came a federal prison. years, the most irredeemable and desperate types
that the value of Alcatraz postcards was realized.
From this point on in the program, all images shown
of criminals. Two hundred and fifty convicts were were postcards. A 1906 view showed the island with
overseen with no privacy and little recreation by no buildings noticeable.… A colorized card showed
one hundred guards. Under the Army’s governance, the brick gun emplacement that remains today.…
media coverage of Alcatraz was common; as a fed- By 1906-07 we could see that the prison and its at-
eral prison, there was none for 13 years. tendant buildings—some still extant—had grown.
In 1963, under JFK, the US government moved One key for interpreting the changes on Alcatraz as
to close this leftover from the 1920s when Al Ca- seen on postcards is in studying its silhouette. All
pone had been the biggest of the “star” prisoners. the postcard views showed noticeable changes in
The Rock was ignored and abandoned—except for profile.
19 months in the late 1960s when it was occupied A card from 1908 showed that the Citadel had
by protesting Native Americans. In San Francisco disappeared.… On a 1909 card the new prison be-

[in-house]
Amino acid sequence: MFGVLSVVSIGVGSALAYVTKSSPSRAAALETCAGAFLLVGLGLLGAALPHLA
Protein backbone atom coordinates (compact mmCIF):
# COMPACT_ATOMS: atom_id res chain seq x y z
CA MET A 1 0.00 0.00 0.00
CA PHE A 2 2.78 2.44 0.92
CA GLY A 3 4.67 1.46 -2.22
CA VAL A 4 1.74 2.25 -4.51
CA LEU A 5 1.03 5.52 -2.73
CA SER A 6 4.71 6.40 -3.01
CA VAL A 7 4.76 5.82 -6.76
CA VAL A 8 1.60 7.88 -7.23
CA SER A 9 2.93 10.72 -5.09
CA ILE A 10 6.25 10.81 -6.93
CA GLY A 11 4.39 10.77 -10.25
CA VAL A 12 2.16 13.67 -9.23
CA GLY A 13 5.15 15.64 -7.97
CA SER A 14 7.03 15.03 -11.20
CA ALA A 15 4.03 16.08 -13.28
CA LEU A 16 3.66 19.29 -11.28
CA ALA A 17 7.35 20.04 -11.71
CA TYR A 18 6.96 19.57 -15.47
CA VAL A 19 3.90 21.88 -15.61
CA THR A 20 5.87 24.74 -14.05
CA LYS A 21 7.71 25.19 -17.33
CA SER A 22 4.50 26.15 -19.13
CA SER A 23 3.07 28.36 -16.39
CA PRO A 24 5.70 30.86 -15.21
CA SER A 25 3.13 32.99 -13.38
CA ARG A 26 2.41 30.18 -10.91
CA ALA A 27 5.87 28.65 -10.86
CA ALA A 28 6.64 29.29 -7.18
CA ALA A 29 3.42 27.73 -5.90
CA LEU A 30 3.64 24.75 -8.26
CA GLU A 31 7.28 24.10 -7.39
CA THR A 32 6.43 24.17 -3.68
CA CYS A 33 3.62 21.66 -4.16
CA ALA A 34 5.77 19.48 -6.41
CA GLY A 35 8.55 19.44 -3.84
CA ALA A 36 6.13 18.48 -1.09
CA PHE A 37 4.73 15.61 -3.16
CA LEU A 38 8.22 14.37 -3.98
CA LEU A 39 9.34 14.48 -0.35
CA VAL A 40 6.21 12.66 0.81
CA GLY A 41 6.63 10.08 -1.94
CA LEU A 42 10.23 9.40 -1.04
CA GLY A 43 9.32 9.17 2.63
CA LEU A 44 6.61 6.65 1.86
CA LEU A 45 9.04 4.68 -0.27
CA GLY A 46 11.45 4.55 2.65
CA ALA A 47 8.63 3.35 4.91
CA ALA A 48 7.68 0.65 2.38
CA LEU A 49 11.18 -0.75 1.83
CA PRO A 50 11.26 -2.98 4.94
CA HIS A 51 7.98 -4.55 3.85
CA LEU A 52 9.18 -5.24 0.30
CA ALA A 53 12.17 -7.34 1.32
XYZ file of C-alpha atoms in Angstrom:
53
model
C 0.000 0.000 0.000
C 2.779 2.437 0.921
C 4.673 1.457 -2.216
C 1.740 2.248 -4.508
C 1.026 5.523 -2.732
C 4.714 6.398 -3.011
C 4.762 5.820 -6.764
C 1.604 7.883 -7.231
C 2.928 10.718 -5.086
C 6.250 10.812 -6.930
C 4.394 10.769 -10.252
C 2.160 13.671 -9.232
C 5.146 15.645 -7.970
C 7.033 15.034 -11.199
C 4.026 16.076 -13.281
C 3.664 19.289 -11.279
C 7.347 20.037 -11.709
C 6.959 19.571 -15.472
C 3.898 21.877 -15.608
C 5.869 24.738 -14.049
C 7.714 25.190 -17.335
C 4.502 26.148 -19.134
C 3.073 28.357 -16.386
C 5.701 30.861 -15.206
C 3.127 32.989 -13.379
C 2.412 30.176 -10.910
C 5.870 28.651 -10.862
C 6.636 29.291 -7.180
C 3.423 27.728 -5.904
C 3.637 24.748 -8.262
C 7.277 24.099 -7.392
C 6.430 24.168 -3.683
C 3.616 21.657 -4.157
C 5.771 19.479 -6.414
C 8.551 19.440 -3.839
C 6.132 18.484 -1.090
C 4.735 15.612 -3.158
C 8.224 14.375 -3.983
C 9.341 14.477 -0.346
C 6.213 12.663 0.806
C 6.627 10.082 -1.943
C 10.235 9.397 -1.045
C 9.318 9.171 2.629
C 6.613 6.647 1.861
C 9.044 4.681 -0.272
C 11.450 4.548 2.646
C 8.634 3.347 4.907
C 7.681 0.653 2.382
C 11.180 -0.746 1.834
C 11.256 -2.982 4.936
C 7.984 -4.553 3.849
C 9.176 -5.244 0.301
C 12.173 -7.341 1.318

there was much chatter about “what to do with Al- gan to appear. Buildings along the island’s shore
catraz.” Our own George Epperson favored a plan were not recorded, except on postcards. All of the
to mount it with a mammoth statue of St. Francis. postcard views of that era were photographed from
Other interests saw it as an opportunity for an “off- the east because the boat from San Francisco ap-
shore” gambling Mecca. Speculation ended when, proached only on that side. Later views from the
in 1972, the island west were made
was handed over from aboard the
to the National Sausalito ferry,
Park Service. It and the earli-
was cleaned up est aerial view
and opened to the appeared about
public, and it was 1920.
soon realized that The streaming
there was much postcard imagery
research to be showed buildings
done—both arch- coming and go-